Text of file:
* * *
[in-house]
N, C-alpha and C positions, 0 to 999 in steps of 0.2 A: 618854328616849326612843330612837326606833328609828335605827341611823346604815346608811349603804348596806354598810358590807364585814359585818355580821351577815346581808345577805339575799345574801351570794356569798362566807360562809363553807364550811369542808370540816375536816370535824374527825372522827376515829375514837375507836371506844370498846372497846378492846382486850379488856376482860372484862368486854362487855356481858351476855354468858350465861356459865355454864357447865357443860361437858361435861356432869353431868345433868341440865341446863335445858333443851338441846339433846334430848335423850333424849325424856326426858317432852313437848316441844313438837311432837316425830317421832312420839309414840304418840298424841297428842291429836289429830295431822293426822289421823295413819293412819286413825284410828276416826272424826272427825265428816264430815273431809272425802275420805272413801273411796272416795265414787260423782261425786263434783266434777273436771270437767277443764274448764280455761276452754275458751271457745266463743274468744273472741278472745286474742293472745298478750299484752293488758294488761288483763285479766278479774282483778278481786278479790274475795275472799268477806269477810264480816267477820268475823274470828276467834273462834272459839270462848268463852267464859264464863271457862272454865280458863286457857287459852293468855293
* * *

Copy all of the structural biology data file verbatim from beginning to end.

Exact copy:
[in-house]
N, C-alpha and C positions, 0 to 999 in steps of 0.2 A: 618854328616849326612843330612837326606833328609828335605827341611823346604815346608811349603804348596806354598810358590807364585814359585818355580821351577815346581808345577805339575799345574801351570794356569798362566807360562809363553807364550811369542808370540816375536816370535824374527825372522827376515829375514837375507836371506844370498846372497846378492846382486850379488856376482860372484862368486854362487855356481858351476855354468858350465861356459865355454864357447865357443860361437858361435861356432869353431868345433868341440865341446863335445858333443851338441846339433846334430848335423850333424849325424856326426858317432852313437848316441844313438837311432837316425830317421832312420839309414840304418840298424841297428842291429836289429830295431822293426822289421823295413819293412819286413825284410828276416826272424826272427825265428816264430815273431809272425802275420805272413801273411796272416795265414787260423782261425786263434783266434777273436771270437767277443764274448764280455761276452754275458751271457745266463743274468744273472741278472745286474742293472745298478750299484752293488758294488761288483763285479766278479774282483778278481786278479790274475795275472799268477806269477810264480816267477820268475823274470828276467834273462834272459839270462848268463852267464859264464863271457862272454865280458863286457857287459852293468855293